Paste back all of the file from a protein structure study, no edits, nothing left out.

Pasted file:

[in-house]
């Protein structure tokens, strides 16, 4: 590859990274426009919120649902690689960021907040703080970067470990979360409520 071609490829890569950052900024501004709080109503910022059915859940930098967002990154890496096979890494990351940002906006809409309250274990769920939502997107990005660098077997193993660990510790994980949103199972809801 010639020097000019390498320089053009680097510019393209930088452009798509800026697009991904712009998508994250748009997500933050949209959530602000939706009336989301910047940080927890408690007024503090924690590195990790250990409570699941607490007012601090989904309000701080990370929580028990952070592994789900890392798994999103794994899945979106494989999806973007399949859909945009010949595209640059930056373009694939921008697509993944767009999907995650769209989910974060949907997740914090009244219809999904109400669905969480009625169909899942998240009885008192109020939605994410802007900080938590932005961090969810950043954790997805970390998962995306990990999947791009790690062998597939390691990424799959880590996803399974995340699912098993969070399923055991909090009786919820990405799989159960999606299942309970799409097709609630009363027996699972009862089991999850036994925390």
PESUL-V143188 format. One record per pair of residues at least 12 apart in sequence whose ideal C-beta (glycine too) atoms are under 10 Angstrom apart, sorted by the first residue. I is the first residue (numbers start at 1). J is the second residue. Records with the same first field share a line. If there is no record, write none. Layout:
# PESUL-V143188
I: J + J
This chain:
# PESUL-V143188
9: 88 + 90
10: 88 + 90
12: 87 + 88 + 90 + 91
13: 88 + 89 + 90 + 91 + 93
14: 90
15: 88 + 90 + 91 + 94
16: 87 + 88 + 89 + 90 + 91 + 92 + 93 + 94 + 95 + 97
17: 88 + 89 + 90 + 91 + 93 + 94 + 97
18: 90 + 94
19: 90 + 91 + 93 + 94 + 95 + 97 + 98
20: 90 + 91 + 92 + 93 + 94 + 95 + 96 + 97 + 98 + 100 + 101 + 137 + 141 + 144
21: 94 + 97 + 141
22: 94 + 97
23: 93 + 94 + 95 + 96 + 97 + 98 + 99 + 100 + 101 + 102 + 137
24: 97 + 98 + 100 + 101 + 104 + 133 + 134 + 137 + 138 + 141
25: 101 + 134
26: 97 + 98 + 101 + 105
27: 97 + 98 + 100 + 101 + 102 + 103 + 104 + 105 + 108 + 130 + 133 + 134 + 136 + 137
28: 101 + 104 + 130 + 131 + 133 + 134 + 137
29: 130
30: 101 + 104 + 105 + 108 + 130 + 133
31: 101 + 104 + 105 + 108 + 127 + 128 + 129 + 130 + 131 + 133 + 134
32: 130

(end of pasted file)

[in-house]
């Protein structure tokens, strides 16, 4: 590859990274426009919120649902690689960021907040703080970067470990979360409520 071609490829890569950052900024501004709080109503910022059915859940930098967002990154890496096979890494990351940002906006809409309250274990769920939502997107990005660098077997193993660990510790994980949103199972809801 010639020097000019390498320089053009680097510019393209930088452009798509800026697009991904712009998508994250748009997500933050949209959530602000939706009336989301910047940080927890408690007024503090924690590195990790250990409570699941607490007012601090989904309000701080990370929580028990952070592994789900890392798994999103794994899945979106494989999806973007399949859909945009010949595209640059930056373009694939921008697509993944767009999907995650769209989910974060949907997740914090009244219809999904109400669905969480009625169909899942998240009885008192109020939605994410802007900080938590932005961090969810950043954790997805970390998962995306990990999947791009790690062998597939390691990424799959880590996803399974995340699912098993969070399923055991909090009786919820990405799989159960999606299942309970799409097709609630009363027996699972009862089991999850036994925390």
PESUL-V143188 format. One record per pair of residues at least 12 apart in sequence whose ideal C-beta (glycine too) atoms are under 10 Angstrom apart, sorted by the first residue. I is the first residue (numbers start at 1). J is the second residue. Records with the same first field share a line. If there is no record, write none. Layout:
# PESUL-V143188
I: J + J
This chain:
# PESUL-V143188
9: 88 + 90
10: 88 + 90
12: 87 + 88 + 90 + 91
13: 88 + 89 + 90 + 91 + 93
14: 90
15: 88 + 90 + 91 + 94
16: 87 + 88 + 89 + 90 + 91 + 92 + 93 + 94 + 95 + 97
17: 88 + 89 + 90 + 91 + 93 + 94 + 97
18: 90 + 94
19: 90 + 91 + 93 + 94 + 95 + 97 + 98
20: 90 + 91 + 92 + 93 + 94 + 95 + 96 + 97 + 98 + 100 + 101 + 137 + 141 + 144
21: 94 + 97 + 141
22: 94 + 97
23: 93 + 94 + 95 + 96 + 97 + 98 + 99 + 100 + 101 + 102 + 137
24: 97 + 98 + 100 + 101 + 104 + 133 + 134 + 137 + 138 + 141
25: 101 + 134
26: 97 + 98 + 101 + 105
27: 97 + 98 + 100 + 101 + 102 + 103 + 104 + 105 + 108 + 130 + 133 + 134 + 136 + 137
28: 101 + 104 + 130 + 131 + 133 + 134 + 137
29: 130
30: 101 + 104 + 105 + 108 + 130 + 133
31: 101 + 104 + 105 + 108 + 127 + 128 + 129 + 130 + 131 + 133 + 134
32: 130